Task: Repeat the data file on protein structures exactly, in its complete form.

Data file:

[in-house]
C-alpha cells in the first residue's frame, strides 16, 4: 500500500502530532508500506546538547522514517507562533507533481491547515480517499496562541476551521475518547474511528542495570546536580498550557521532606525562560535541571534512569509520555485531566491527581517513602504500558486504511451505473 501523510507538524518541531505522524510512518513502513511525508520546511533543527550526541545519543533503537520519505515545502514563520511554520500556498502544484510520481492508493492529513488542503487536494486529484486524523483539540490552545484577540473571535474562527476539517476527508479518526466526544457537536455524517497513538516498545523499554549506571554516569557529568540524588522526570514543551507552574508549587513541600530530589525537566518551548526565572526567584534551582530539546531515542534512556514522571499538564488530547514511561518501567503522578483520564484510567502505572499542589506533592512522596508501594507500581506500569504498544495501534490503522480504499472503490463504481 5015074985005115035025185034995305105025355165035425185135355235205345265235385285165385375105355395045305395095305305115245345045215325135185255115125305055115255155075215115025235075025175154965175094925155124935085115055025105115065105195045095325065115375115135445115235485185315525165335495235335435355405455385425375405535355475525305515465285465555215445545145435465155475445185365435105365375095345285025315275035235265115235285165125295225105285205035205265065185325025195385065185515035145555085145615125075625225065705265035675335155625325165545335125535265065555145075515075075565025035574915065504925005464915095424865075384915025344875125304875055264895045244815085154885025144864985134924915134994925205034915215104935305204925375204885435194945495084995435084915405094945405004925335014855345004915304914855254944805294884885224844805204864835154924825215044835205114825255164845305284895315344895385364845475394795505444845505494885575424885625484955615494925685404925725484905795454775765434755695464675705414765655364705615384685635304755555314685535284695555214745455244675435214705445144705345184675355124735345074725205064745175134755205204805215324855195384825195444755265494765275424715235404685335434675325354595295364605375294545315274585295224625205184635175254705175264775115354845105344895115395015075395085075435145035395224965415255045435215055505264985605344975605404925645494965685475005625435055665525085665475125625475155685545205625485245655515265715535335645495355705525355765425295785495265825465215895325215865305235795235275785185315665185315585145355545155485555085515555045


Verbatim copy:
[in-house]
C-alpha cells in the first residue's frame, strides 16, 4: 500500500502530532508500506546538547522514517507562533507533481491547515480517499496562541476551521475518547474511528542495570546536580498550557521532606525562560535541571534512569509520555485531566491527581517513602504500558486504511451505473 501523510507538524518541531505522524510512518513502513511525508520546511533543527550526541545519543533503537520519505515545502514563520511554520500556498502544484510520481492508493492529513488542503487536494486529484486524523483539540490552545484577540473571535474562527476539517476527508479518526466526544457537536455524517497513538516498545523499554549506571554516569557529568540524588522526570514543551507552574508549587513541600530530589525537566518551548526565572526567584534551582530539546531515542534512556514522571499538564488530547514511561518501567503522578483520564484510567502505572499542589506533592512522596508501594507500581506500569504498544495501534490503522480504499472503490463504481 5015074985005115035025185034995305105025355165035425185135355235205345265235385285165385375105355395045305395095305305115245345045215325135185255115125305055115255155075215115025235075025175154965175094925155124935085115055025105115065105195045095325065115375115135445115235485185315525165335495235335435355405455385425375405535355475525305515465285465555215445545145435465155475445185365435105365375095345285025315275035235265115235285165125295225105285205035205265065185325025195385065185515035145555085145615125075625225065705265035675335155625325165545335125535265065555145075515075075565025035574915065504925005464915095424865075384915025344875125304875055264895045244815085154885025144864985134924915134994925205034915215104935305204925375204885435194945495084995435084915405094945405004925335014855345004915304914855254944805294884885224844805204864835154924825215044835205114825255164845305284895315344895385364845475394795505444845505494885575424885625484955615494925685404925725484905795454775765434755695464675705414765655364705615384685635304755555314685535284695555214745455244675435214705445144705345184675355124735345074725205064745175134755205204805215324855195384825195444755265494765275424715235404685335434675325354595295364605375294545315274585295224625205184635175254705175264775115354845105344895115395015075395085075435145035395224965415255045435215055505264985605344975605404925645494965685475005625435055665525085665475125625475155685545205625485245655515265715535335645495355705525355765425295785495265825465215895325215865305235795235275785185315665185315585145355545155485555085515555045